1. Wear appropriate clothing: “Oh my god Jill, I really love to lift, but boys always stare at me.” One of the largest reasons girls I know do not use free weights is because they don’t like how the males in the weight room stare at them. This is a valid concern. However, if one is wearing full body spandex to the gym, it really is no wonder why “creepy-eyes-Clark” is staring at you. Yes, it makes sense to wear tank tops when lifting. I understand wanting to watch ones muscle engage. But please exercise common sense with your clothing choices and stop wearing crop tops to the gym only to complain about being a center for stares.

2. Go at weird times: This may seem like common sense. However, I’ve noticed that “odd” hours at a college rec center are different than those at a normal gym. If at all possible, go before 3 p.m. or after 10 p.m. The likelihood of getting to use a machine plummets between 4 p.m. and 9 p.m. During those hours, avoid that place like it is a tuberculosis hospital. Do not go. However, if one has a cramped schedule that prohibits this kind of selectivity most days, see tips three, four and five.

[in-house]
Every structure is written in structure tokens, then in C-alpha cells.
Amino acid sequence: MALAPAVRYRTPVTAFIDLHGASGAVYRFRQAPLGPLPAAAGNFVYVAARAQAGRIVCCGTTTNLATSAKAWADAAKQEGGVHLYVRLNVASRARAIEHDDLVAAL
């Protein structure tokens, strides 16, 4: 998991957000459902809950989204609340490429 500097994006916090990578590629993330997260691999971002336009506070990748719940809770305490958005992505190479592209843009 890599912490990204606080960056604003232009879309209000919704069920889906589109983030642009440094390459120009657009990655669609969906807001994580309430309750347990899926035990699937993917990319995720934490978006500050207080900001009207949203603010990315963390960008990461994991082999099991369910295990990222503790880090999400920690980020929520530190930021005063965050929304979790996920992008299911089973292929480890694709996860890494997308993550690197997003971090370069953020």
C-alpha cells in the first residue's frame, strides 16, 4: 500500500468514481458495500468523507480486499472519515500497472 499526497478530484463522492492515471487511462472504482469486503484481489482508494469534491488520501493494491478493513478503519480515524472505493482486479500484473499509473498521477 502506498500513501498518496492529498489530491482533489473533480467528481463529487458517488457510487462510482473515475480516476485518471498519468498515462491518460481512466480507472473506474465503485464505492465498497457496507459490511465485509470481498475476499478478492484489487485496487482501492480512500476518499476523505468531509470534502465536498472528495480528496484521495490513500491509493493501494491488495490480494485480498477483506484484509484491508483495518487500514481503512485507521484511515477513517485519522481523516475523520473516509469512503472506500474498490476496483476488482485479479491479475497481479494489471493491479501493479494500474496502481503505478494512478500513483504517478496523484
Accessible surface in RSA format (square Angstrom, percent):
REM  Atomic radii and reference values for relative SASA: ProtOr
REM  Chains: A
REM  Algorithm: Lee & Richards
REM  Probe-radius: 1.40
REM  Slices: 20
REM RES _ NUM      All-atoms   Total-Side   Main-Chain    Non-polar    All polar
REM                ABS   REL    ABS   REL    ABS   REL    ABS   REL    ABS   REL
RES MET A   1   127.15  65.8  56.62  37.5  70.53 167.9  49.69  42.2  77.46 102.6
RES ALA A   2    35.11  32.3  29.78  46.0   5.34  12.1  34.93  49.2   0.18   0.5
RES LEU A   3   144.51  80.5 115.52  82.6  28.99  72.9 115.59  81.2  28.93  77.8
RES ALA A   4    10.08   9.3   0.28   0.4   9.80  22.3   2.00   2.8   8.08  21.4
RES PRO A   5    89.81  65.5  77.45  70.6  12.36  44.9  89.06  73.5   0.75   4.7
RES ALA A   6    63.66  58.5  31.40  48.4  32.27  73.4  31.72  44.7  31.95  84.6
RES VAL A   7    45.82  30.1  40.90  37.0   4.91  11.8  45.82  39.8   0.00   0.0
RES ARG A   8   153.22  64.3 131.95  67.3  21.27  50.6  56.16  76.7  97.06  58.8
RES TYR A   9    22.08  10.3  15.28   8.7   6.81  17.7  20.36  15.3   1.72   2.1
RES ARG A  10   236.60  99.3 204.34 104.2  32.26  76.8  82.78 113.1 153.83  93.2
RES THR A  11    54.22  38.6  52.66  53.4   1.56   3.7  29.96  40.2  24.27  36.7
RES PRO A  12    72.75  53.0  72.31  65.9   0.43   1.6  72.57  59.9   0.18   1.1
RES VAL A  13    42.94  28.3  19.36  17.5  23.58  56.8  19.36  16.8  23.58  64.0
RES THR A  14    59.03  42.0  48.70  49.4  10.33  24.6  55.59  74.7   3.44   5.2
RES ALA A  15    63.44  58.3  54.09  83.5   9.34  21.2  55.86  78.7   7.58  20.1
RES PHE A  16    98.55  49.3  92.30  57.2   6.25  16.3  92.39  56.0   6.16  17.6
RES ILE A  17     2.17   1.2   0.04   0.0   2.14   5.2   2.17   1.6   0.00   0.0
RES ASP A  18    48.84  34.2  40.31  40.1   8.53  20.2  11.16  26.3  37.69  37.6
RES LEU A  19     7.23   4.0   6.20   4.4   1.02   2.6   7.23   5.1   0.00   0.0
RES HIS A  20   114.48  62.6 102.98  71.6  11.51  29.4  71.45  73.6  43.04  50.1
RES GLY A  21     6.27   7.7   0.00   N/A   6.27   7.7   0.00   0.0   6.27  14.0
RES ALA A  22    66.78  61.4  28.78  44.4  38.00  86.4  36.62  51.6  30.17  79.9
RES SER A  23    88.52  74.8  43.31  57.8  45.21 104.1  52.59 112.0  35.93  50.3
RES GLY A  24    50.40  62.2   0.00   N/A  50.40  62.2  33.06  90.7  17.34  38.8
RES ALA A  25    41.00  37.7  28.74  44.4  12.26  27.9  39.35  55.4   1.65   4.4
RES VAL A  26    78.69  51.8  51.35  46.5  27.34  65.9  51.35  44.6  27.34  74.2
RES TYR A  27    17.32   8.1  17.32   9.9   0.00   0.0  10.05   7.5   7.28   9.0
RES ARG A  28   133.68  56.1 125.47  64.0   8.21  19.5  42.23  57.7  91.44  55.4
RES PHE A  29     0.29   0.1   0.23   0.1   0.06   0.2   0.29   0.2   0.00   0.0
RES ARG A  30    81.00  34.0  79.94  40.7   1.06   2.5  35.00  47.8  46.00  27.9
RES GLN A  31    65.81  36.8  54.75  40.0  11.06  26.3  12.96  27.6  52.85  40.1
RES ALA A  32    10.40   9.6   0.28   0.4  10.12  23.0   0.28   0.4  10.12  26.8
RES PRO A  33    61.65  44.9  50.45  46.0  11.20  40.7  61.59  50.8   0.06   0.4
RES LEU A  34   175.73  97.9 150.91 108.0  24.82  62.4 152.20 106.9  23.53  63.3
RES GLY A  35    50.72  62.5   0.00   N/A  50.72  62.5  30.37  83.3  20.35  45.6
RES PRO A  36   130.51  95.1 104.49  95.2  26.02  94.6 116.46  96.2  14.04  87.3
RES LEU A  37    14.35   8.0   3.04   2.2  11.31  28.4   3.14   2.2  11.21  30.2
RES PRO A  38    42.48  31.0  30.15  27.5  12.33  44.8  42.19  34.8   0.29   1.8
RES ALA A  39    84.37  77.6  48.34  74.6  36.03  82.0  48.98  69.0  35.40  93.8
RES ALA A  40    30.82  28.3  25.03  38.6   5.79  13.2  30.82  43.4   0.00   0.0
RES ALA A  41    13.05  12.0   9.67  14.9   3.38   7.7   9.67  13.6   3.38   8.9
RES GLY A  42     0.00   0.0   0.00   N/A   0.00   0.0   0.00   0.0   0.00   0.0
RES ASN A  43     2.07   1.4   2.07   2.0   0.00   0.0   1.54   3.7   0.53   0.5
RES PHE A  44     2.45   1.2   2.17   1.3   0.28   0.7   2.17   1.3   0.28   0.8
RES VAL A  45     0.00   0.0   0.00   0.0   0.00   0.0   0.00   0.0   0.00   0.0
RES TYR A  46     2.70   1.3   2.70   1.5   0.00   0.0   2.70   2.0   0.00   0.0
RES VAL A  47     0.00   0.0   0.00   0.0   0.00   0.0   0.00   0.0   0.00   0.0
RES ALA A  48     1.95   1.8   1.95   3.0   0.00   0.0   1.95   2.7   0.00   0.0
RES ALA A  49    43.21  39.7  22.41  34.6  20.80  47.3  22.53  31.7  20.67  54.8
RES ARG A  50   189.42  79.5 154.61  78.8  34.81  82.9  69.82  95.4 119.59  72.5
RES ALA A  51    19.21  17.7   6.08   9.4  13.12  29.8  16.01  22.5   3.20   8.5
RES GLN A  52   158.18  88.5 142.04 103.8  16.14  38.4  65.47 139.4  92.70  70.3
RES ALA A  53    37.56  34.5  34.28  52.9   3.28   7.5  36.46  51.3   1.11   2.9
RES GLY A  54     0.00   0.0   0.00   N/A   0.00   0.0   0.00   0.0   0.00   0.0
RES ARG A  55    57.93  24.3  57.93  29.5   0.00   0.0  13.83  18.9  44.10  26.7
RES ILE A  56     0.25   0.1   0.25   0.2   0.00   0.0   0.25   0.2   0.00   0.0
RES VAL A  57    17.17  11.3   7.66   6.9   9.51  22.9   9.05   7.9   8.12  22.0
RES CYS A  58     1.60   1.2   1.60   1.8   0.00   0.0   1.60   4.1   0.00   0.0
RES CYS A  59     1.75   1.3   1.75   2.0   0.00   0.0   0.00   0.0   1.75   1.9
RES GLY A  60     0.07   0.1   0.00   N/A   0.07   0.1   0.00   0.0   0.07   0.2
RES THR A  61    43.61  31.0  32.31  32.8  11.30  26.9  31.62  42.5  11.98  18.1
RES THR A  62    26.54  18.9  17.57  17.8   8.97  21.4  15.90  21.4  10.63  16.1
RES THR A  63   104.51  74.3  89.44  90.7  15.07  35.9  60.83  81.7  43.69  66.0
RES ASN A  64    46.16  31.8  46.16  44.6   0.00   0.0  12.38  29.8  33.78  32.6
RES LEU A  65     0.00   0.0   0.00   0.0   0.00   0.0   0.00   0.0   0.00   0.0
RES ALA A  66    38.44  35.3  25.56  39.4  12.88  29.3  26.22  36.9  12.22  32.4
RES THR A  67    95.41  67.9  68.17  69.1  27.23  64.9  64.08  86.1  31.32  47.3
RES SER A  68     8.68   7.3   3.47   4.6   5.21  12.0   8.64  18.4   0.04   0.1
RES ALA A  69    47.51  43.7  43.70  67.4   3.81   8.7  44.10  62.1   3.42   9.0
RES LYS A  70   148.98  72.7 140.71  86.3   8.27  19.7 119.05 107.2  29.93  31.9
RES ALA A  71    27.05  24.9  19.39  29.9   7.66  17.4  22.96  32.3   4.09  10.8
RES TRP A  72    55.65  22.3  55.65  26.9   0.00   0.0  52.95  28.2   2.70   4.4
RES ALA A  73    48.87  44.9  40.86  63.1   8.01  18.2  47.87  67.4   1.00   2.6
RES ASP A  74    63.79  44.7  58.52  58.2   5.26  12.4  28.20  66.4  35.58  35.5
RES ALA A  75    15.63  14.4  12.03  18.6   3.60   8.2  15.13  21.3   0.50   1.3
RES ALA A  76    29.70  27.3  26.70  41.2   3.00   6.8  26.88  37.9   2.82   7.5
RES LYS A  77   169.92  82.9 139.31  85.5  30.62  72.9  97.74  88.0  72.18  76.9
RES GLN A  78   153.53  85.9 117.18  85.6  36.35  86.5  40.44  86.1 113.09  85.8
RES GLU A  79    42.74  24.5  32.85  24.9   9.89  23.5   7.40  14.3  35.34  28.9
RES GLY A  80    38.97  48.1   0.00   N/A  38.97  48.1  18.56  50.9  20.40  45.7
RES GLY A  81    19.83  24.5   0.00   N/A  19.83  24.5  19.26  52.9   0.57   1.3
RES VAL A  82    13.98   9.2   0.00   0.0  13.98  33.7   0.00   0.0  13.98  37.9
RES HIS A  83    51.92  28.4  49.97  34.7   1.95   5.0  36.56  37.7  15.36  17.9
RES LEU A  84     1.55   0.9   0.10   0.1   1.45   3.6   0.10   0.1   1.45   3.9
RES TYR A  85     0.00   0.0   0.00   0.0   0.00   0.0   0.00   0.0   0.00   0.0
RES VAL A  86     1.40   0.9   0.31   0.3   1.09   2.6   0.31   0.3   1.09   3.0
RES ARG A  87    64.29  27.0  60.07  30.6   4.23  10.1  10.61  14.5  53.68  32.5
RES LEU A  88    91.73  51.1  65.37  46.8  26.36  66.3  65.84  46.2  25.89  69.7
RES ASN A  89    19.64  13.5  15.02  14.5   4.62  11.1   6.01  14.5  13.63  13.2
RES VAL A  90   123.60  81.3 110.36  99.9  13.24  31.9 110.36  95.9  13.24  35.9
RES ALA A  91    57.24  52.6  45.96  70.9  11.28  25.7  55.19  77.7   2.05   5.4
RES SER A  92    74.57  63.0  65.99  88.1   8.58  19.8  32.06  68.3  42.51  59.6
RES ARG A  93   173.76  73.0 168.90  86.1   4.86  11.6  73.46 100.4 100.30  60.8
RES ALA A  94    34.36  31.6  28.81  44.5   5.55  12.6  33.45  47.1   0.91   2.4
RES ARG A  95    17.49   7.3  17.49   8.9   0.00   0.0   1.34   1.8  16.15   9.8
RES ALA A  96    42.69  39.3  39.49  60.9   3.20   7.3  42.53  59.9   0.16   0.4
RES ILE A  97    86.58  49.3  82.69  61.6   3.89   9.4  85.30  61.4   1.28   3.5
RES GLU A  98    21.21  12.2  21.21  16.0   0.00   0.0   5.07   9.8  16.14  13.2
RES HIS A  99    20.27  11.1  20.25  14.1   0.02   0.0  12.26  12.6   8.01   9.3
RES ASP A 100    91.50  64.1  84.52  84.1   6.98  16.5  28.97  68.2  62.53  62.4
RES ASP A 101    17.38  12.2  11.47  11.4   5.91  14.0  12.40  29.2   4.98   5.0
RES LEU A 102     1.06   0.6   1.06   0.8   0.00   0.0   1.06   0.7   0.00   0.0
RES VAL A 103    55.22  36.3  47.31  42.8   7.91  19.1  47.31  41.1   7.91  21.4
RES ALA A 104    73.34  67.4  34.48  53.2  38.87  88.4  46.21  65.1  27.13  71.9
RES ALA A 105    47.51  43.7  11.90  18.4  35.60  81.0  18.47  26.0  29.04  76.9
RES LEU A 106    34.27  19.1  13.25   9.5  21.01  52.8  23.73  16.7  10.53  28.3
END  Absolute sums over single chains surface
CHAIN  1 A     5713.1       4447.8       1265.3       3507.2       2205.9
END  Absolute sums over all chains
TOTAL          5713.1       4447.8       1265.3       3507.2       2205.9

3. Lockers: The different sized day lockers are really convenient, and better yet, they are free. Free is awesome, but during the winter months, renting a locker may be something to splurge on. And when I say splurge I mean spend $2, $5 or $6.50 monthly depending upon the size. There is an initial $10 deposit to make sure pirates do not steal the lock. But upon return you get the deposit back. Having one’s own locker can save time waiting for a day locker and the larger sizes can fit snow boots and a backpack. This gives one more time to work out and less time wasted acting like a vulture for a locker to free up.